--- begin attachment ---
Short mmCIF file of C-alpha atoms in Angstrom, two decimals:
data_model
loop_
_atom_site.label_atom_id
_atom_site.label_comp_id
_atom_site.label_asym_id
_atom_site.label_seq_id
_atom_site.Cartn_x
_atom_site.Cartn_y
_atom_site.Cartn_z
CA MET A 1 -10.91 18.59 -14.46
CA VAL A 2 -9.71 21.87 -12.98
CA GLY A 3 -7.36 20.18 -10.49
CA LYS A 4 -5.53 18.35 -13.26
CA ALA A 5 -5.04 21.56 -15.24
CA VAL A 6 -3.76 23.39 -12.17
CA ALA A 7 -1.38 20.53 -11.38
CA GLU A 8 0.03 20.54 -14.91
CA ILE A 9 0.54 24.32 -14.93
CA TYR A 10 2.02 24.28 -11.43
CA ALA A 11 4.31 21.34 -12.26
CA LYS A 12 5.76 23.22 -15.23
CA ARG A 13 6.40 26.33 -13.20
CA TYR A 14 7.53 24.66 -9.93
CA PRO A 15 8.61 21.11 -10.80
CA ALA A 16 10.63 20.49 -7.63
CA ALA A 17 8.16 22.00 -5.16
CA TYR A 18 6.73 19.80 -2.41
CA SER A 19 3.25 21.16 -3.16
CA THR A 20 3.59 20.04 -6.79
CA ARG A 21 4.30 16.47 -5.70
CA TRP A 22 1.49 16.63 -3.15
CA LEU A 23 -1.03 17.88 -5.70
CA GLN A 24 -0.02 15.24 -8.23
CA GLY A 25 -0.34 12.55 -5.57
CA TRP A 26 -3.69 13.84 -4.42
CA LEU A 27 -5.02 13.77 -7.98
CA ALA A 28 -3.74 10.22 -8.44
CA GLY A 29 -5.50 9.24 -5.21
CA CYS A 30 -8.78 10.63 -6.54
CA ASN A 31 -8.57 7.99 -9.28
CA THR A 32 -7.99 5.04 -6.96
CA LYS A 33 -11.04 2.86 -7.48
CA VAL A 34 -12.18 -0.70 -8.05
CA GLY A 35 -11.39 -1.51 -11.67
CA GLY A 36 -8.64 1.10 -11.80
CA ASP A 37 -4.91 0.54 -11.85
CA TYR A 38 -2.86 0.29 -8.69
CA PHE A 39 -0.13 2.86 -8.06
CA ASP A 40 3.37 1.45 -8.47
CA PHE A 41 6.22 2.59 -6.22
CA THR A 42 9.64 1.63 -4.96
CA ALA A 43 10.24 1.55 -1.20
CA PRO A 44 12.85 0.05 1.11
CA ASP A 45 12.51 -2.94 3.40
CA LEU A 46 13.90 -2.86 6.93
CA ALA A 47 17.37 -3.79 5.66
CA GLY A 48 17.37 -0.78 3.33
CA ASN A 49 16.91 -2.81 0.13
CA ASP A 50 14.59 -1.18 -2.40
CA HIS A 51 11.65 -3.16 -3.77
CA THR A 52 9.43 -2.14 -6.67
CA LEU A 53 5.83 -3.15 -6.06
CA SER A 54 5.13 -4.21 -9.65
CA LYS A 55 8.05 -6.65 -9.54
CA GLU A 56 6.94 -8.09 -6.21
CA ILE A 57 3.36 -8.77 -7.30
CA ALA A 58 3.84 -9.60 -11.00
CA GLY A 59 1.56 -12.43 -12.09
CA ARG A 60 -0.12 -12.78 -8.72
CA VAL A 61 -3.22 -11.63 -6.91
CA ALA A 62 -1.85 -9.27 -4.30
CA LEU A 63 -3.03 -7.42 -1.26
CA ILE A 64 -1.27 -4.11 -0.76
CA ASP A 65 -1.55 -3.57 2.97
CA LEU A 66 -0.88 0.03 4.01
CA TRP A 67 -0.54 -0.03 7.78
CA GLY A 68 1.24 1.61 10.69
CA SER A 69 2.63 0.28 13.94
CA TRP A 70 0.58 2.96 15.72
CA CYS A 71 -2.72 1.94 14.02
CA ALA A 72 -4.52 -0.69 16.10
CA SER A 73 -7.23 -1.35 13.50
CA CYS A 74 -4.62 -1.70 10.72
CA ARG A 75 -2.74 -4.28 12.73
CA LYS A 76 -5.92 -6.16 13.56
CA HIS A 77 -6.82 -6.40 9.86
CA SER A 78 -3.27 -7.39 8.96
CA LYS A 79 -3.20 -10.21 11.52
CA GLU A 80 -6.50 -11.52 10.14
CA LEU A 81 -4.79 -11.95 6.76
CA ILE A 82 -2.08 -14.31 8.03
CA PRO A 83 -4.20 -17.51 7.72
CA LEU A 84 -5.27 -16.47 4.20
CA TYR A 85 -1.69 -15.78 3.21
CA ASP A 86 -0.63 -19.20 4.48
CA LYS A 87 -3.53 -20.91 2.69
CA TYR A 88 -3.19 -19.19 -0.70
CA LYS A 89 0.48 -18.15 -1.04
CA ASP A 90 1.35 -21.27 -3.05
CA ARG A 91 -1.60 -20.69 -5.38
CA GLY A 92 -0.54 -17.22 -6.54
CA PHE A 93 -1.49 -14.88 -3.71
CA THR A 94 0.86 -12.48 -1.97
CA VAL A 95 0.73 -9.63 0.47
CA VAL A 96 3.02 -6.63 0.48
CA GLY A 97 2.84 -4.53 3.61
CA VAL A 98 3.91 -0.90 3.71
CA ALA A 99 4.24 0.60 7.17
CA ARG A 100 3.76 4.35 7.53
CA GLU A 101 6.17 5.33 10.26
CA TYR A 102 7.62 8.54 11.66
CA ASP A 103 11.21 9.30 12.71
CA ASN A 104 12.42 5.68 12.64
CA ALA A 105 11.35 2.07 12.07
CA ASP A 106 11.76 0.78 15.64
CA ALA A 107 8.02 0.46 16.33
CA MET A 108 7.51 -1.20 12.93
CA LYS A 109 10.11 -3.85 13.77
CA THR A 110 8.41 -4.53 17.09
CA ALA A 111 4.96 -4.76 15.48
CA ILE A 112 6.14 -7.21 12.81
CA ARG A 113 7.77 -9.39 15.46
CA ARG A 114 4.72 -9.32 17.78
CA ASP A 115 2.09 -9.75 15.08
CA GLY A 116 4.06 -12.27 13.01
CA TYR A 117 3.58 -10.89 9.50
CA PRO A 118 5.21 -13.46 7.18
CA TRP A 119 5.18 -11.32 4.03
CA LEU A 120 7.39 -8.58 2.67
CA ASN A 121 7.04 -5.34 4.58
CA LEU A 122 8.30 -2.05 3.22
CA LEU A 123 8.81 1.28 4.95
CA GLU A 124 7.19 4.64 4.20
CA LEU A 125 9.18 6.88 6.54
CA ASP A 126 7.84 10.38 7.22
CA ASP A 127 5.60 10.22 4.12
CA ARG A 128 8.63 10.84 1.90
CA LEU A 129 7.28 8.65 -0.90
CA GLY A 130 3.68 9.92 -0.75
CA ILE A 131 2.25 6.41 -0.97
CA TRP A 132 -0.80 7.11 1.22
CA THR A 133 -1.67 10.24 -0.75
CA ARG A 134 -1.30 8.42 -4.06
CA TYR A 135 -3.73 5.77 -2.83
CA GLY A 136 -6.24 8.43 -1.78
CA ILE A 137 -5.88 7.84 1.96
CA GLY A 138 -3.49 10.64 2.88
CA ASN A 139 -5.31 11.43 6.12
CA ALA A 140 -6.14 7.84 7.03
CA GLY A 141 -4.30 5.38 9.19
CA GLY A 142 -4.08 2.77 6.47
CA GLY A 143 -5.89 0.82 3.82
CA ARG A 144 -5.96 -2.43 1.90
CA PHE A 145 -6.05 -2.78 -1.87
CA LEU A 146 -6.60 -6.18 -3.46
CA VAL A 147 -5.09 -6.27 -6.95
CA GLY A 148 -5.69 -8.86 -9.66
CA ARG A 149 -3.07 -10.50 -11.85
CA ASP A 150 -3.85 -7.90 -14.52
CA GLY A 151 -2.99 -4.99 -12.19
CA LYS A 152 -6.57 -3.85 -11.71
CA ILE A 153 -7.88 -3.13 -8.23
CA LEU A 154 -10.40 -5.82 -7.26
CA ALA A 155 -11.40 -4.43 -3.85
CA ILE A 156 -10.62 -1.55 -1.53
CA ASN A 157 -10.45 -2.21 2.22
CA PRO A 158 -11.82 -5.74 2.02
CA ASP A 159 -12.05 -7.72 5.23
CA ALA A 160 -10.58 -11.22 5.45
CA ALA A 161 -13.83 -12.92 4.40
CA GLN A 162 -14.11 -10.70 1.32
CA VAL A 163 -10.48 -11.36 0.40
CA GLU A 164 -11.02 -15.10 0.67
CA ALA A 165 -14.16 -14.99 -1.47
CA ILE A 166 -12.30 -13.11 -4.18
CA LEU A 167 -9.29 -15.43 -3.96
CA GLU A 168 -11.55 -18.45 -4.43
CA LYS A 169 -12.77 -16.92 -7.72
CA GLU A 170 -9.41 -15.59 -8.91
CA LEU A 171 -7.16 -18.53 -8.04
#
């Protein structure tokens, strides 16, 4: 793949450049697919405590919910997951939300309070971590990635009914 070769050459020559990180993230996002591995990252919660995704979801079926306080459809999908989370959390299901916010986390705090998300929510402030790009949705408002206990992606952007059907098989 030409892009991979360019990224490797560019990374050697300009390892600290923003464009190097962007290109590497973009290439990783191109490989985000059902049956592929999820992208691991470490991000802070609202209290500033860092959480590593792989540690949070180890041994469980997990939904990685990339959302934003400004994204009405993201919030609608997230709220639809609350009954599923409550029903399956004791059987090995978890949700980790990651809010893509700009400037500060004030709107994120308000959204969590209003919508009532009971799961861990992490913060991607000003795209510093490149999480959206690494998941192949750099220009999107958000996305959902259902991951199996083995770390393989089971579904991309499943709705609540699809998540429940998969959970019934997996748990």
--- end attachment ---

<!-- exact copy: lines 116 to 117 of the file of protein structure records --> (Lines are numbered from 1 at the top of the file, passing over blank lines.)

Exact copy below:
CA ASP A 106 11.76 0.78 15.64
CA ALA A 107 8.02 0.46 16.33